Natmandir: In front of the Joy Durga temple inside the thakurbari compound, we were to see the stunning Natmandir. Heavily ornate, black in colour, it bears close resemblance with the Upasana Bhavan of Shantiniketan. We were told that Rabindranath Tagore, on his visit to Narajole Rajbari,
appreciated the wrought iron architecture and thus Upasana Bhavan was inspired by this structure.
The massive square wrought iron structure provides shade during prayers and its architecture is
definitely worth a drive. A few pieces of Belgian coloured glasses are still intact to narrate the rich history of Narajole royalty.
Sitaram Jiwer Mandir
In 1819, Raja Mohan Lal Khan built this Sitaram Jiew temple inside the Thakurbari, next to the Natmandir. At that time, Mohan Lal spent around `1 lakh to build the temple with stones brought from Ayodhya. The idols inside this temple are of Ram, Sita, Lakshman, Bharat, Shatrughan and Mahabir.
Mohanlal Khan initiated the Ratha Yatra celebration carrying these idols during Ram Navami. The rath
(chariot) is housed beside the main approach road under a tin shed, quite visible to passer-by.
Govinda Jiew Mandir: This temple too is situated inside the thakurbari compound adjoining the wrought iron Natmandir. It is said that Sitamram Khan, the first son of Sabharam Khan, built this temple around 1860 AD. Priests of both these temples readily regaled us with stories about the place.
Durga dalan: Lying on the east behind the main palace is the Durga dalan – another awe-inspiring ornate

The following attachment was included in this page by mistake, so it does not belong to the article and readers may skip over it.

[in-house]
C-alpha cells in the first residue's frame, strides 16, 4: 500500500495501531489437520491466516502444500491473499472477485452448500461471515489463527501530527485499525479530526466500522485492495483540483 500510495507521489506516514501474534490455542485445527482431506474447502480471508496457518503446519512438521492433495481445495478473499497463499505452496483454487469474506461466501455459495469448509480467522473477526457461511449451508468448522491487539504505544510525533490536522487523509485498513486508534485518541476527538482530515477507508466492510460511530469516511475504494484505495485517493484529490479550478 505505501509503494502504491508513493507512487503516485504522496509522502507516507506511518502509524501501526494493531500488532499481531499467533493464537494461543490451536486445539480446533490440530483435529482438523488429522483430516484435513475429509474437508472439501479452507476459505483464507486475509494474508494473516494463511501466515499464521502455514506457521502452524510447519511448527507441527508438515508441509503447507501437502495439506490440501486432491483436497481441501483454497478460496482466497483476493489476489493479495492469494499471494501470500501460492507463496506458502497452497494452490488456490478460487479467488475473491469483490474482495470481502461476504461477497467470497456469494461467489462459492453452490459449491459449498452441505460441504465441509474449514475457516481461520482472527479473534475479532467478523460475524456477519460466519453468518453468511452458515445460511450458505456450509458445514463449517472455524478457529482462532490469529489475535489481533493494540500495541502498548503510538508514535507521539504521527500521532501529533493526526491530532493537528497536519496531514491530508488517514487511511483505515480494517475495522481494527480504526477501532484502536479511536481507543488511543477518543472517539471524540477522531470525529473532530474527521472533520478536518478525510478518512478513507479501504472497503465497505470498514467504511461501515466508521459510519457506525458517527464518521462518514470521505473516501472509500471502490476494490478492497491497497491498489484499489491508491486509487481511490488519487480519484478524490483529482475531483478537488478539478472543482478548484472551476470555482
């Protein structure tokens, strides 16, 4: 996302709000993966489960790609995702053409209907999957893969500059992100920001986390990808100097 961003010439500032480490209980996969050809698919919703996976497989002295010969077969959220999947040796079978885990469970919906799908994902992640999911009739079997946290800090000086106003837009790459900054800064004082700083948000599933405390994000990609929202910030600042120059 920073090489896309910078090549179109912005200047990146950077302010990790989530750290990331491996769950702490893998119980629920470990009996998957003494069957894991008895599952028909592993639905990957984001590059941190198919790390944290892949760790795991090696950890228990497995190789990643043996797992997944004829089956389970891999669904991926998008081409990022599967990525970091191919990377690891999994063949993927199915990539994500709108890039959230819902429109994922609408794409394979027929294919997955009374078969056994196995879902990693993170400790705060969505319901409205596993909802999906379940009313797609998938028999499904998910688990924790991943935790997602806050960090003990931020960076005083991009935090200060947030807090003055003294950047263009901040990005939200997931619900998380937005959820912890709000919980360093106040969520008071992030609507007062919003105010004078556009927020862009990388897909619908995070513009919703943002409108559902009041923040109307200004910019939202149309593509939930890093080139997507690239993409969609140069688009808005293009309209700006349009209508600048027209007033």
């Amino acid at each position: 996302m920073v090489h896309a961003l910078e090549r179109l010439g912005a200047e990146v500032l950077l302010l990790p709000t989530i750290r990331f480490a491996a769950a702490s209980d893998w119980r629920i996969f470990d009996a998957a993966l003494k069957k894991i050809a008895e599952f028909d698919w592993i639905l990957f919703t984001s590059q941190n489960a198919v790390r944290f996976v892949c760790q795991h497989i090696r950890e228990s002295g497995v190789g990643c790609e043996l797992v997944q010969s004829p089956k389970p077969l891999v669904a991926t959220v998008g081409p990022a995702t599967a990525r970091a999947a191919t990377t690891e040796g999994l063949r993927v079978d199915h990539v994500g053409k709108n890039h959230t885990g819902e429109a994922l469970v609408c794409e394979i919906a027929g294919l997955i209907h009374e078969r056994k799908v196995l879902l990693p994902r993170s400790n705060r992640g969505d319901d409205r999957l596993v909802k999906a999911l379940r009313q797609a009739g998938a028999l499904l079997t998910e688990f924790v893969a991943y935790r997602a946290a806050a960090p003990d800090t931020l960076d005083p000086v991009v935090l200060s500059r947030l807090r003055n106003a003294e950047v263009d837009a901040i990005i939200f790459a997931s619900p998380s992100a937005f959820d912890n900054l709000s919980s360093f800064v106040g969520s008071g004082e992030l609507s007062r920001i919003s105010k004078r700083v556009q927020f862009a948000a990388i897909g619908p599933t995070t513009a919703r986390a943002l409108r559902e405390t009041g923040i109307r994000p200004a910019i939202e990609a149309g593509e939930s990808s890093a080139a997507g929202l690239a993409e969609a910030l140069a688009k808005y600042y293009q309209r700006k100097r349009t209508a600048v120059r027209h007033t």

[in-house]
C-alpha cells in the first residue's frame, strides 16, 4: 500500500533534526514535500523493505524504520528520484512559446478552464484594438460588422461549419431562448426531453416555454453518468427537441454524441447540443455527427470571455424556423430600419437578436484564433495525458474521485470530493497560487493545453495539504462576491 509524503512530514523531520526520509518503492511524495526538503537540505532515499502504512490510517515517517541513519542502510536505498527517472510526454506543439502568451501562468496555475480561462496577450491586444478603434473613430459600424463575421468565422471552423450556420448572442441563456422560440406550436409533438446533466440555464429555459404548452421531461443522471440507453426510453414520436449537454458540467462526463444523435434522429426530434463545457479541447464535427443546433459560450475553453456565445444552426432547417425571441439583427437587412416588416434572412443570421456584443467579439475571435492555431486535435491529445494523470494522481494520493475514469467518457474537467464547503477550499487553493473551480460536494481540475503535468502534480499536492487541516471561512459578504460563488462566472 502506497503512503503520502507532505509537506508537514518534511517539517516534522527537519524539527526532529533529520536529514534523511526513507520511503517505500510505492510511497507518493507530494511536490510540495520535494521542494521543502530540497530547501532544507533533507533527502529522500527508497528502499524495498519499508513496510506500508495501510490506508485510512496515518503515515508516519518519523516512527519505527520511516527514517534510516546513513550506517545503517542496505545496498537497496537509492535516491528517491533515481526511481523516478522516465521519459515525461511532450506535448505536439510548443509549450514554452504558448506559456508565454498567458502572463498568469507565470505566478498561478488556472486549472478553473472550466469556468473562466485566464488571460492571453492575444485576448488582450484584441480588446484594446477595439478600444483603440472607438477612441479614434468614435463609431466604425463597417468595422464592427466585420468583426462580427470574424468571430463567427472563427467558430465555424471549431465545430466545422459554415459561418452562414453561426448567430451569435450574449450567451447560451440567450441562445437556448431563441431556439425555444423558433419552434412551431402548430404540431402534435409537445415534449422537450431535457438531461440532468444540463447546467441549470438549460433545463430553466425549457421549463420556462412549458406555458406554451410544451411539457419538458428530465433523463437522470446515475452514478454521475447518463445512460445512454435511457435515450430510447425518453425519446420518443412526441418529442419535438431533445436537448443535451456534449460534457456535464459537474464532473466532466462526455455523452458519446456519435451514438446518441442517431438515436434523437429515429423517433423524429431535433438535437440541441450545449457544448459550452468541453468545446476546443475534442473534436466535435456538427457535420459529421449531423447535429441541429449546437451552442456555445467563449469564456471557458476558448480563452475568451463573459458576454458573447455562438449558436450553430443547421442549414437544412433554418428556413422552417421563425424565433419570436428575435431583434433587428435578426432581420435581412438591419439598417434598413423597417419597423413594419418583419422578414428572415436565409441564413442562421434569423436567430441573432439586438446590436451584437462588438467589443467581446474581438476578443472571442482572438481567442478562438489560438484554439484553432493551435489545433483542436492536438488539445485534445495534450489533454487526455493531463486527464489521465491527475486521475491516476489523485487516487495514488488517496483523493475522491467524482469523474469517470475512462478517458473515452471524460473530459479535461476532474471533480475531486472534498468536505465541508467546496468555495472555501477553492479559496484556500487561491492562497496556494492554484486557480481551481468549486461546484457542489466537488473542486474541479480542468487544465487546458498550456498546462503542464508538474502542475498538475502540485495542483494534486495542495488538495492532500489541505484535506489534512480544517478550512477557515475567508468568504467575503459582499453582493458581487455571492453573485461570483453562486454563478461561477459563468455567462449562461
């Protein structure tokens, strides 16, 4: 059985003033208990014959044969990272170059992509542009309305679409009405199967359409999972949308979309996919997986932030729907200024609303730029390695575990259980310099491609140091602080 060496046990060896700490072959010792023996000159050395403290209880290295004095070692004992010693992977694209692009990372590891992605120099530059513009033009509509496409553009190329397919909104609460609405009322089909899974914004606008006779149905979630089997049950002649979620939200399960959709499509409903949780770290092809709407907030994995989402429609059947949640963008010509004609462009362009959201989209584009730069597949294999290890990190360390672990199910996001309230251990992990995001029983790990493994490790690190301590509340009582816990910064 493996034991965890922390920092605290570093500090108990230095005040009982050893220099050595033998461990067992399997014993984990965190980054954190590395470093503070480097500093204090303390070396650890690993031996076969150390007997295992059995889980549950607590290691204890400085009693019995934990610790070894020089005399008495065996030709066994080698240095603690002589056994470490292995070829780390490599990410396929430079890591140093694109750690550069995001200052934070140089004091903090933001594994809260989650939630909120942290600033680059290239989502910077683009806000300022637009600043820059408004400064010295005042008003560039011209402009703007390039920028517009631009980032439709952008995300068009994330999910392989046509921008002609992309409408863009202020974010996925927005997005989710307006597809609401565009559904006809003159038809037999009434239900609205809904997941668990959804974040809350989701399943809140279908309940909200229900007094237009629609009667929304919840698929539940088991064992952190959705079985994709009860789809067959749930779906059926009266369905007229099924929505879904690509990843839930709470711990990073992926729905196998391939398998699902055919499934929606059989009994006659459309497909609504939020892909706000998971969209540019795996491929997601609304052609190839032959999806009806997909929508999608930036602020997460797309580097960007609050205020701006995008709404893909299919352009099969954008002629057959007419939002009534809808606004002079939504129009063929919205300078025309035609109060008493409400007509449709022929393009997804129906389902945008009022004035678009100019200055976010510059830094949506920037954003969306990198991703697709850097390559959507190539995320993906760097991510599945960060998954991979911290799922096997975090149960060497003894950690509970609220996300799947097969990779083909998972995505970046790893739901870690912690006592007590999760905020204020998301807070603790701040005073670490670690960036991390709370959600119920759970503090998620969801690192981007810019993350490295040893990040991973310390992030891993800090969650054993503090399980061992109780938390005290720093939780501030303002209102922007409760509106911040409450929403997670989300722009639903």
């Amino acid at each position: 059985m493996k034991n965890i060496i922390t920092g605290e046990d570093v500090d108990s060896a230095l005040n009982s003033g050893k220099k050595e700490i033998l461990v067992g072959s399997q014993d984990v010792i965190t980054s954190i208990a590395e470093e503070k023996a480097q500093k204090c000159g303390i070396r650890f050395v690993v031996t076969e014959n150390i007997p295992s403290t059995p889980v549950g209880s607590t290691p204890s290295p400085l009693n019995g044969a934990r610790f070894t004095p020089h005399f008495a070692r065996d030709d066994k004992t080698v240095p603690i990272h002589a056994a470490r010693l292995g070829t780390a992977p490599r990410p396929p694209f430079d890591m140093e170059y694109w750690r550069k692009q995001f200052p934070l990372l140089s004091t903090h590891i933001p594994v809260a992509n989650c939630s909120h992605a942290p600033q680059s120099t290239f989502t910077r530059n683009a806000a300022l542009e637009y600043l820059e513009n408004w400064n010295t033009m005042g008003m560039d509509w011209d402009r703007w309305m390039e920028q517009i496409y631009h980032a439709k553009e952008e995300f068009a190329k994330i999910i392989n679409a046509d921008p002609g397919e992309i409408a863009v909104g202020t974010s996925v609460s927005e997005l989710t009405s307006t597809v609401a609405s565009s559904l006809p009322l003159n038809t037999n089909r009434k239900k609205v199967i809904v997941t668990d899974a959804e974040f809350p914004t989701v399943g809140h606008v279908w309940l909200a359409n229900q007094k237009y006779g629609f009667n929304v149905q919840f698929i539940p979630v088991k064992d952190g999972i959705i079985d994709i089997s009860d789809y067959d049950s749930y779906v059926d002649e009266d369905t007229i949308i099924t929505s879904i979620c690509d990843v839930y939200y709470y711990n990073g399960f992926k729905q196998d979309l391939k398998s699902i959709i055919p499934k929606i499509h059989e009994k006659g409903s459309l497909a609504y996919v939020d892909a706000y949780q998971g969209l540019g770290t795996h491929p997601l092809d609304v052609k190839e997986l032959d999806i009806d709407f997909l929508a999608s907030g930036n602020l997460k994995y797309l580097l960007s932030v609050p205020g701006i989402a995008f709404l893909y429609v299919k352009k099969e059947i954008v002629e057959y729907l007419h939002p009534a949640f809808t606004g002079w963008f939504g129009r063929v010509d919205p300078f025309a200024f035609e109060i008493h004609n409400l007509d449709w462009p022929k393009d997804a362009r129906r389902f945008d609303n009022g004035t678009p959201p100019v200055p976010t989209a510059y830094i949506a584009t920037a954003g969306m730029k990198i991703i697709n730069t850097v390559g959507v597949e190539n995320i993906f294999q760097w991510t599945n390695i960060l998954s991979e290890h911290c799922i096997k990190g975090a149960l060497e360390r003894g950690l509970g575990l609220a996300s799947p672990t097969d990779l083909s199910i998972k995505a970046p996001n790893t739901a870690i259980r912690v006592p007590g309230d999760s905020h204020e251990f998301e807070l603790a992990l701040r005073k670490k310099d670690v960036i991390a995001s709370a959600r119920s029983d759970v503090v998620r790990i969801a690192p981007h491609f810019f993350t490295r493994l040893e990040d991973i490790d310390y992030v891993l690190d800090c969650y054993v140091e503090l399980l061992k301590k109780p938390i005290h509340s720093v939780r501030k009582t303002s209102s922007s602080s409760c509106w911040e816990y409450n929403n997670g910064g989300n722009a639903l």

wrought iron structure of equal size as the one lying outside, totally in ruins. The entire structure is
presently covered by weeds, pointing to the utter lack of maintenance or preservation efforts. A few original tinted glasses are still there and serve as a pointer to the indifference shown by the authorities.
Mrityunjoy Shivmandir: Outside the thakurbari is the Mrityunjoy Shivmandir. It is a simple aatchala
Shiva temple with terracotta inscriptions.
Kachari bari: Th e single-storied building, outside the thakurbari, beside the car park is the kachari bari or office – now kept under lock and key. This was from where the administration was run by the zamindars.
Pochischura Rasmancha: This spectacular three-storied brick structure or Rasmancha is adorned by twenty five Deuls (roof). This rare piece of architecture is on the connecting road from Narajole Bazaar. It is a 40-feet high white structure having twenty five deuls on its two upper floors. The ground floor
has long corridors, opening on all four sides.
Once dilapidated, the grand structure was recently renovated by Narajole Heritage Committee.
Sastha Shivalayas: Opposite the Rasmancha are Sastha (six) Shivalayas built in aatchalaa architectural style. According to historical inscriptions, the temples were built by Braja Kishore Khan, the fift h son of Mohan Lal Khan, in 1765. Adjoining the temples are three Raj Samadhis or graves of Narajole royal family